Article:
The elderly couple sat on the bench in the park. Nobody around to hear them. Only the ducks, and they weren’t quacking.
Jan brushed back her white hair. “So, Tally, did you get the gun?” Jan asked her friend.
“Oh,” he responded, “I forgot. I was so busy trying to figure out what to get you for Christmas.”
“Christmas?” Jan said. “Bah humbug.” Her hair fell onto her face. She pushed it back. It was beginning to annoy her. She’d been debating with herself whether she wanted to cut it very short or not. This decided it. She was cutting it short. “I told you to get the gun. How can we do a robbery without a gun?”
“I don’t want to hurt anybody,” Tally said. “Why don’t we just use water pistols?”
“They don’t look real enough. Only a gun looks like a gun.”
Tally squeezed the bridge of his nose between his eyes. He was concerned about the gun. Mostly he was concerned about forgetting it. He’d been forgetting more than usual. Maybe he had the Alzheimer’s that everybody at the apartment complex talked about lately. So much so that they’d been making book on who was next.
“But what about your present?” Tally asked. “You don’t want me to get you a Christmas present.”
“You want to get me a present. A gun would be present enough for me.”
Tally removed his fingers from his face. He turned to his friend and said, “You’re not afraid you’ll shoot yourself?”
“I won’t shoot myself. I’ve been practicing.”
“I don’t know. I don’t think this robbery business is a good idea.”
“What other choice do we have,” Jan said. “They cut our social security. My husband’s pension isn’t enough for one. Much less two. And we can’t get a job. Who’s going to hire a seventy-year-old.”
“We could play the lottery,” Tally said hopeful.
“That’s throwing good money after bad. No, it’s a robbery or nothing.”
“Okay,” Tally gave in. “I’ll get the gun.”
“Don’t forget the bullets.”
“Bullets? What are we going to do with bullets?”
Jan shook her head in frustration. “They’re for the gun. You know. In case we have to shoot it.”
“We can’t shoot it. We’ll hurt someone. And they might shoot back.”
“I know. I know. And that someone might be one of us. If we shoot one of us, we’ll leave them behind. It’s a win-win.”
“A win-win?” There was anger creeping into Tally’s voice.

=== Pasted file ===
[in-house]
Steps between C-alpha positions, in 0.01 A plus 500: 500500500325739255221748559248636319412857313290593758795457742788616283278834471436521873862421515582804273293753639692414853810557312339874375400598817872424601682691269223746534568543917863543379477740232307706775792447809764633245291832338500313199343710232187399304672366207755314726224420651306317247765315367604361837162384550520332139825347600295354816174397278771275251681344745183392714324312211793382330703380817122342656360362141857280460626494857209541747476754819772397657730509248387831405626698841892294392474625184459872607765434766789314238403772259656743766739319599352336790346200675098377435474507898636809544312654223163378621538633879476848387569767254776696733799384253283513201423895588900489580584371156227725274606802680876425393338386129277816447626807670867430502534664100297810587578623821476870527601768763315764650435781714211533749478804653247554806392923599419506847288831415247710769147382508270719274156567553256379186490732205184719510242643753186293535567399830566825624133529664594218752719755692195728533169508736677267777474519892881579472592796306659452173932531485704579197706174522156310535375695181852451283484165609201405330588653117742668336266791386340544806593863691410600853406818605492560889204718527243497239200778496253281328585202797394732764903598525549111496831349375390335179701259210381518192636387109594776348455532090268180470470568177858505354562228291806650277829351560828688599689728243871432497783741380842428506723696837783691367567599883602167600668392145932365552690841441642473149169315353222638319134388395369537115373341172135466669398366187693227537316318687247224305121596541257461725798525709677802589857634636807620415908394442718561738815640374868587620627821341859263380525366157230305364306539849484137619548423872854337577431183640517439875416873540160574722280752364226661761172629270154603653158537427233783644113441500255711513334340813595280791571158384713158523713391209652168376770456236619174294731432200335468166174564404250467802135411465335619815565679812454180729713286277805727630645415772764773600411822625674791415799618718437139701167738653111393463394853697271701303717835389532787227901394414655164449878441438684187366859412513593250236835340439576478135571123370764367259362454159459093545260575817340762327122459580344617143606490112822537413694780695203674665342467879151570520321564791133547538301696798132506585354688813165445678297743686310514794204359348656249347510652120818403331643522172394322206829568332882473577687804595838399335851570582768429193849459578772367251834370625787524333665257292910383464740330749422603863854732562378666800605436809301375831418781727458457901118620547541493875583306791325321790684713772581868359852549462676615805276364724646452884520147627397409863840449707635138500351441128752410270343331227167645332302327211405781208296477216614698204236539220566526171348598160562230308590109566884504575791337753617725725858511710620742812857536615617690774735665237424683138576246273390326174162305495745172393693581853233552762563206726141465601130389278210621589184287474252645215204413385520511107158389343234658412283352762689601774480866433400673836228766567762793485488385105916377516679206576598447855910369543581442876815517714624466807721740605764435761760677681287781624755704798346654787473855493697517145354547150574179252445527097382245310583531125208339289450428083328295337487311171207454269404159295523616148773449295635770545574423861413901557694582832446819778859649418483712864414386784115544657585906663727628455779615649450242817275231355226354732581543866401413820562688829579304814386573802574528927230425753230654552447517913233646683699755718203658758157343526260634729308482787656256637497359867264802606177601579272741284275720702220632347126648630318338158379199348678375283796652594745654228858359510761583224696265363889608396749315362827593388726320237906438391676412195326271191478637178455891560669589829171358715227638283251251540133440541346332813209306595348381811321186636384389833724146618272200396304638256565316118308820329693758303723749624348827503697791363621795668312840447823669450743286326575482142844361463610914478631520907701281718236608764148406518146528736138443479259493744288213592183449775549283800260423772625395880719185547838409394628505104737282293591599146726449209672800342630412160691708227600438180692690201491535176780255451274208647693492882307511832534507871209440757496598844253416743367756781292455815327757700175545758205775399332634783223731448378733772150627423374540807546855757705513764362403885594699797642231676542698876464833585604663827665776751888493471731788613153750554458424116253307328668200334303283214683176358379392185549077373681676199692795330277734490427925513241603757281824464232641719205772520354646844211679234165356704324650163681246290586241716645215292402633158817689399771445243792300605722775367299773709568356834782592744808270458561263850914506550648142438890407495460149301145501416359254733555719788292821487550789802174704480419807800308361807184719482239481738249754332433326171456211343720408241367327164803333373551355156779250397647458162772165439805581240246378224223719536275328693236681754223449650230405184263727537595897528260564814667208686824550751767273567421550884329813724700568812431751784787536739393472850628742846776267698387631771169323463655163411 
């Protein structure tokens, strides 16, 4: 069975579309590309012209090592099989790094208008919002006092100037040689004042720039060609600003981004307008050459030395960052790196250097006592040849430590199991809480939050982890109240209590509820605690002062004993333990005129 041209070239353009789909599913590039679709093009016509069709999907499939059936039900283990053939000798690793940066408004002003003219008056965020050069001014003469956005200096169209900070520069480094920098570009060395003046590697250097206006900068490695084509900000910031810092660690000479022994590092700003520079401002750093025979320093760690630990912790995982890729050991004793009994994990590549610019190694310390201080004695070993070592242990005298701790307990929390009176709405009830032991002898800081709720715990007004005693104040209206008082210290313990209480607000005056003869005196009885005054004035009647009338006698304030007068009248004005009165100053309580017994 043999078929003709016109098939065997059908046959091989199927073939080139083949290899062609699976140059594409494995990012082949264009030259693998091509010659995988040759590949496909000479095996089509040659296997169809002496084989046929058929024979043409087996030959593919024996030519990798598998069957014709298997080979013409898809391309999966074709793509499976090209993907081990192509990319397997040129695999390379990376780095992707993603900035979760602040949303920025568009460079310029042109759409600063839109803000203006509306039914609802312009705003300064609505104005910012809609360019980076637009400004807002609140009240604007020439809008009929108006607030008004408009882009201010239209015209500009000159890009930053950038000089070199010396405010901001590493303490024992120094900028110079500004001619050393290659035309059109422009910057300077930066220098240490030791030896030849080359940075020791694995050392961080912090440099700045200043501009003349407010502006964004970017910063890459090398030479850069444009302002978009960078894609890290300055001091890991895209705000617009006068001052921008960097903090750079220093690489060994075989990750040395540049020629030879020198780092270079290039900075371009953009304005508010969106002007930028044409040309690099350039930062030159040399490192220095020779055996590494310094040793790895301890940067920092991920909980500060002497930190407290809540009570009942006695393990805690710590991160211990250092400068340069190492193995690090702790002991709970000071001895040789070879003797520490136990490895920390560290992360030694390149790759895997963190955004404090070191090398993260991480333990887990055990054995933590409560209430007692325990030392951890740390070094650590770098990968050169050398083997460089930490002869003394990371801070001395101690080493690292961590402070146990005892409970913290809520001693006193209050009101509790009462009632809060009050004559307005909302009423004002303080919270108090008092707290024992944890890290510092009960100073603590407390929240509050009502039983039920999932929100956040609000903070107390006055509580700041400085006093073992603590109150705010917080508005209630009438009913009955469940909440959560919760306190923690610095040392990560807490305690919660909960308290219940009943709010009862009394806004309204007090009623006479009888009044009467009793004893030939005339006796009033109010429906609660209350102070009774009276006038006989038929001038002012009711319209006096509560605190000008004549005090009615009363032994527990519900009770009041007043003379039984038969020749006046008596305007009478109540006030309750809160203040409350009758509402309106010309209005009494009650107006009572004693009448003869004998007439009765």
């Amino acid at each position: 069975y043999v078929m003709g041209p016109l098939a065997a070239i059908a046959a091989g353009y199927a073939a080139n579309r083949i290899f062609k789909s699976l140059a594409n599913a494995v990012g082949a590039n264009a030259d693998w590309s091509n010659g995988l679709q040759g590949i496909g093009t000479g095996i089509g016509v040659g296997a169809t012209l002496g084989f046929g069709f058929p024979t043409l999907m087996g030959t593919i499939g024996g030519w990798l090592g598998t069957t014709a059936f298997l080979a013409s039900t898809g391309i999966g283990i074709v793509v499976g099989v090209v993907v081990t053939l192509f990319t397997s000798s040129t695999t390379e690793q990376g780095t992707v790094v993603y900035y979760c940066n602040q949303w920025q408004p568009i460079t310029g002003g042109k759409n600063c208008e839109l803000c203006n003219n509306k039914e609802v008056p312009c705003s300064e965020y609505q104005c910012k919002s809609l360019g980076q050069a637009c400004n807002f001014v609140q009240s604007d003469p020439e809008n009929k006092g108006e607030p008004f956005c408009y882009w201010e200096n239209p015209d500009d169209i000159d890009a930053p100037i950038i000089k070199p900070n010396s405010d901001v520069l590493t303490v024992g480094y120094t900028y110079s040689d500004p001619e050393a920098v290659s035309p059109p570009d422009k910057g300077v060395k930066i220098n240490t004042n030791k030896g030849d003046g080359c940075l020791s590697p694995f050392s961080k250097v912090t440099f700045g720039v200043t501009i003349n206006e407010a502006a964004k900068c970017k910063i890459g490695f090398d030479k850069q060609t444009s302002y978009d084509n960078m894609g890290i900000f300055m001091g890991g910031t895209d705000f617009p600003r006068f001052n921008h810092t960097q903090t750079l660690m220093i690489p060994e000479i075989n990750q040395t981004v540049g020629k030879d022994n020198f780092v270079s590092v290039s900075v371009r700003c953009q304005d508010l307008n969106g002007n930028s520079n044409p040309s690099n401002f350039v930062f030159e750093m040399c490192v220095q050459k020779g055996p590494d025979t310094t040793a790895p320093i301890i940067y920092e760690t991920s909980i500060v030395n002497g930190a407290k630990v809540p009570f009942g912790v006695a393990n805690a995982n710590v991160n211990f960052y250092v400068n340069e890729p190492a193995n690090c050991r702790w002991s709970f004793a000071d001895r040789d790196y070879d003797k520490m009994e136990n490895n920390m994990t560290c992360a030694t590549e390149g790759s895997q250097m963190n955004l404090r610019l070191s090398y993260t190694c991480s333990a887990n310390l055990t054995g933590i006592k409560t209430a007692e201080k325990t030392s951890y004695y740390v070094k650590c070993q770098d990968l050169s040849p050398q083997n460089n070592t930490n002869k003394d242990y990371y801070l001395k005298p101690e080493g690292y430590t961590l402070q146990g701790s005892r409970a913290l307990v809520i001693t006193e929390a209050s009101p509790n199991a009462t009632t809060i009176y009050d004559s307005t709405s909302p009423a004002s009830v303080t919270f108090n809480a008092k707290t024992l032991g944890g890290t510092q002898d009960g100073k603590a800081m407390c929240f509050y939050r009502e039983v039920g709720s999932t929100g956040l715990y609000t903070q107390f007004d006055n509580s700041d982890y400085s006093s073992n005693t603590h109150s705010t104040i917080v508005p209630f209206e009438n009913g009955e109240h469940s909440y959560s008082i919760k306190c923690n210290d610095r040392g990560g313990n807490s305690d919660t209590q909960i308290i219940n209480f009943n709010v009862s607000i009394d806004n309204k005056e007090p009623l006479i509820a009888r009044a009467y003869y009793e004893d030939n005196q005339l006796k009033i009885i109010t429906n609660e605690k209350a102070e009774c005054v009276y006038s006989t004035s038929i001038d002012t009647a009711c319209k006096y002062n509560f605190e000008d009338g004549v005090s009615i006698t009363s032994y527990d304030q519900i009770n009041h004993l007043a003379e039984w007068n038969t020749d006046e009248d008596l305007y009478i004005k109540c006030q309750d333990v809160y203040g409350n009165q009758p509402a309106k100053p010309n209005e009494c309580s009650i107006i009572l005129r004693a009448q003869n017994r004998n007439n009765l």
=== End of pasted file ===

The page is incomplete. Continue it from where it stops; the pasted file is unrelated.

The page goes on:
“Yes. If they die, then they won’t have to worry about getting less on social security. If they live, they’ll get good medical care and free room and board.”
“They’ll get prison.”
“That’s what I said,” Jan explained. “Free room and board.”
Tally stood up and said, “Okay. I’ll get the bullets. What else was I supposed to get?”
“The gun.” Jan said, frustrated.
“What kind of gun do you want?”
“Any gun will do. Just make sure the bullets match the gun.”
“Bullets have to match a gun?” Tally shook his head. “I’ll never remember all this. I’m going home and take a nap.”
Jan thought about things for a moment, then she stood up. “All this planning is making me tired too.”
As the old couple walked away, the ducks excitedly started quacking. Someone should have reminded the couple. Tell a duck a secret and they will quack it all over the place.
Joe Duck said to Maggie Duck, “Geez, these humans are crazy.”
“You’re telling me,” Maggie said. “Don’t they know they can sleep in the park for free. And people will throw food to them.”
“So should we tell the police?”
“About what?” Maggie Duck asked.
“Boy, you sure are getting forgetful. About the robbery.”
Maggie answered, “Yeah. Let’s tell the police. But first we have to get the quack-so-ologist to translate for us.”
Joe Duck turned to Maggie. “Maybe we shouldn’t tell the cops. Maybe we should tell the bank.”
“What? And not get paid?”
Joe Duck said, “Yes, but I am tired of being paid chicken feed.”